Visitor restrictions have been extended at Medical University Hospital through Jan. 29 as the flu continues to ravage the Lowcountry.
Visitors may only visit inpatients and patients in the emergency department and will be restricted to a patient’s immediate family members only, including partners, significant others, spouses, parents, children and caregivers.
BAMBERG — Bamberg County is utilizing a South Carolina Department of Health and Environmental Control grant in the amount of $254,250 to improvement its waste tire recycling.
SCDHEC announced the grant in May.
As a result, the county has been able to purchase a new roll-off truck and six 30-yard containers in addition to making Convenience and Recycling site improvements, such as privacy fencing and new carport covers.
Nasty, poorly treated sewage remains a threat to Columbia rivers, but city officials and a riverkeeper group are encouraged by data showing the volume of spills was down last year.
For the first time in five years of compiling sewage spill data, the Congaree Riverkeeper says spills dropped below 1 million gallons in 2017. The group reports that utilities, led by the city of Columbia, released 758,000 gallons of untreated wastewater.
Greenville Health System is limiting patient visitation to adults except in special circumstances in an effort to combat the spread of flu and other contagious illnesses.
Those children who are approved will be asked to wear masks to reduce disease transmission because flu and other respiratory illnesses can be contagious for several days before the first symptoms appear.
GHS is also asking anyone with respiratory illnesses to delay visits until they are well.
Murrells Inlet, S.C. (WPDE) — A South Carolina Department of Health and Environmental Control (DHEC) grant is funding a project that could cut down on bacteria in Murrells Inlet, according to a group in Murrells Inlet.
On Wednesday, the Murrells Inlet 2020 group posted to their Facebook page to explain a construction project currently being completed near the bike bridge on Highway 17 Business.
The 2017-2018 season for recreational harvest of shellfish (clams, oysters, mussels and other bivalves) in coastal waters of South Carolina will open one-half hour before official sunrise on Sunday, Oct. 15. The recreational shellfish season will remain open through May 15, 2018, unless conditions warrant extending or shortening the season.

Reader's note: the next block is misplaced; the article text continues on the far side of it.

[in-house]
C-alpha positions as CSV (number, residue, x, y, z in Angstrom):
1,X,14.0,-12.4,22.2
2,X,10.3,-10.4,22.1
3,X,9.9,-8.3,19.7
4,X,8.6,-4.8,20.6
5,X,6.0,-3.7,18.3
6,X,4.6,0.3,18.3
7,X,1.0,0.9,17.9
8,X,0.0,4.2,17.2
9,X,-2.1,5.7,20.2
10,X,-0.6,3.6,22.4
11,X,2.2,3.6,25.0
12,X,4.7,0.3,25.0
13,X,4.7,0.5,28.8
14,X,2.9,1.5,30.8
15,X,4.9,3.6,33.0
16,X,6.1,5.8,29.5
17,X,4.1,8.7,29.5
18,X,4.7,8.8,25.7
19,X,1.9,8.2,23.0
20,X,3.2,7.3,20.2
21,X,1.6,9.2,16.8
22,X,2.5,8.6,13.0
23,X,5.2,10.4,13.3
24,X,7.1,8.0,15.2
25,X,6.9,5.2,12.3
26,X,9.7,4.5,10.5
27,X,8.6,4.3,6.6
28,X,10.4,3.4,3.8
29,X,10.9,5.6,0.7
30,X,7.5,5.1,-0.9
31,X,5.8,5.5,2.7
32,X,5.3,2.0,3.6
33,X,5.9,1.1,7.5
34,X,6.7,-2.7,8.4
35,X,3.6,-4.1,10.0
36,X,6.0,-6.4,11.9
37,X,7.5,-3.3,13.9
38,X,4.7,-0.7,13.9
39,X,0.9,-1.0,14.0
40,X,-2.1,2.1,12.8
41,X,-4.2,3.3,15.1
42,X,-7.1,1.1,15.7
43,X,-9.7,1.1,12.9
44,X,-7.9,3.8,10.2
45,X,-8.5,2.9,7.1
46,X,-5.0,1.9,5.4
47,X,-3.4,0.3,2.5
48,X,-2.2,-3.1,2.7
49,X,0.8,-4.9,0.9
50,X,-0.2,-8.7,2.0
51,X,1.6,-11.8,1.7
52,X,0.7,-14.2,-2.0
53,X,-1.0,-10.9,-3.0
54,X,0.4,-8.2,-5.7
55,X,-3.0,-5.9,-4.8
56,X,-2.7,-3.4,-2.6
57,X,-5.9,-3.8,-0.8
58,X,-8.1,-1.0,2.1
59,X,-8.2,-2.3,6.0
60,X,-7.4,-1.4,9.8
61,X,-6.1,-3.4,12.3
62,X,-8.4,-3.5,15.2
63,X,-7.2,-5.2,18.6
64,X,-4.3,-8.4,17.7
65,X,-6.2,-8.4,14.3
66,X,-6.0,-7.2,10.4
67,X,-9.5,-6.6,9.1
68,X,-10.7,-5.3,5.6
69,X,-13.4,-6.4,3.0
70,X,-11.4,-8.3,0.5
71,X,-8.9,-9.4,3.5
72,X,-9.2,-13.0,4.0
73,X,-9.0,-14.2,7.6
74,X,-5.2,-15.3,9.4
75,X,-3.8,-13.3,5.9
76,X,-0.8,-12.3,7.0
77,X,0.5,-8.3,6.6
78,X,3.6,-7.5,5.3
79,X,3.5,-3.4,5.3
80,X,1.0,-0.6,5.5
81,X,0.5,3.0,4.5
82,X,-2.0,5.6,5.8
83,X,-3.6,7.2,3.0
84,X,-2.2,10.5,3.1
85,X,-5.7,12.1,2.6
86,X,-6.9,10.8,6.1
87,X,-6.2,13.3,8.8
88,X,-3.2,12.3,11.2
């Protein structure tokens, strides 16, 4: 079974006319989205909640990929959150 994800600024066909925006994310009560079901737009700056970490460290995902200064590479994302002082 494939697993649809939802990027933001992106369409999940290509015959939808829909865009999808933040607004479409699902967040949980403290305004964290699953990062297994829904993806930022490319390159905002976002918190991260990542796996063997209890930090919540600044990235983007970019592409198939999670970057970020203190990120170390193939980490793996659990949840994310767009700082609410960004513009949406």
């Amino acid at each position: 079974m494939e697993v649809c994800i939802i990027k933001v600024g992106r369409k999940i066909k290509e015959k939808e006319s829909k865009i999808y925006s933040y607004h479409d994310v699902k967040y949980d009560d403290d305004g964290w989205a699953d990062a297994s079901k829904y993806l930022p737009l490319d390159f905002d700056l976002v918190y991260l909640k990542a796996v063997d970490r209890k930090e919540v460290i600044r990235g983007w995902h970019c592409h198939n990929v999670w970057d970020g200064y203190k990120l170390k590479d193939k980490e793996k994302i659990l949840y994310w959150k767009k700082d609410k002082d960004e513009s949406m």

The recreational season opening has been delayed for two weeks due to water quality impacts from Hurricane Irma.
MOUNT PLEASANT — The opioid drug epidemic is “decimating” the Lowcountry, a Drug Enforcement Administration officer told a group of about 300 people who met Monday morning to hear leaders address a drug crisis that President Donald Trump recently called a “national emergency.”
Stopping the spread of infectious diseases requires a rapid response by public health staff, as well as a willingness to coordinate efforts across geographic divides.
Last week, an alert was issued warning that as many as 5,000 people who visited a restaurant in Springfield, Missouri between May 8 and 16, might have been exposed to hepatitis A.
Hepatitis A is a liver disease caused by a virus. People usually become sick within 15 to 50 days of exposure to the virus, so it’s important to get treatment as soon as possible to prevent the virus from developing into hepatitis A infection.
Treatment consists of a two-dose vaccine. The first vaccine dose must be given within 14 days of exposure to be effective, which means those at risk need to be reached and treated quickly.
Earlier this week, two people visiting the South Carolina Lowcountry heard the news and realized they had dined at the restaurant in Missouri during the specified dates. They were approaching the end of the 14-day window to get a vaccine and called DHEC for help. Our Lowcountry Public Health immunization team quickly connected them with our epidemiology staff to perform an assessment.
After determining that the individuals should get vaccinated, our Lowcountry immunization team offered to provide the vaccinations during weekend hours, if necessary, to make sure treatment was received quickly. Both individuals received vaccines here in the Lowcountry and were able to carry on their visit with peace of mind.
Thank you to our Lowcountry Immunization and Epi Teams for your quick response and willingness to go the extra mile to help these individuals, who were far from home, access post-exposure hepatitis A treatment.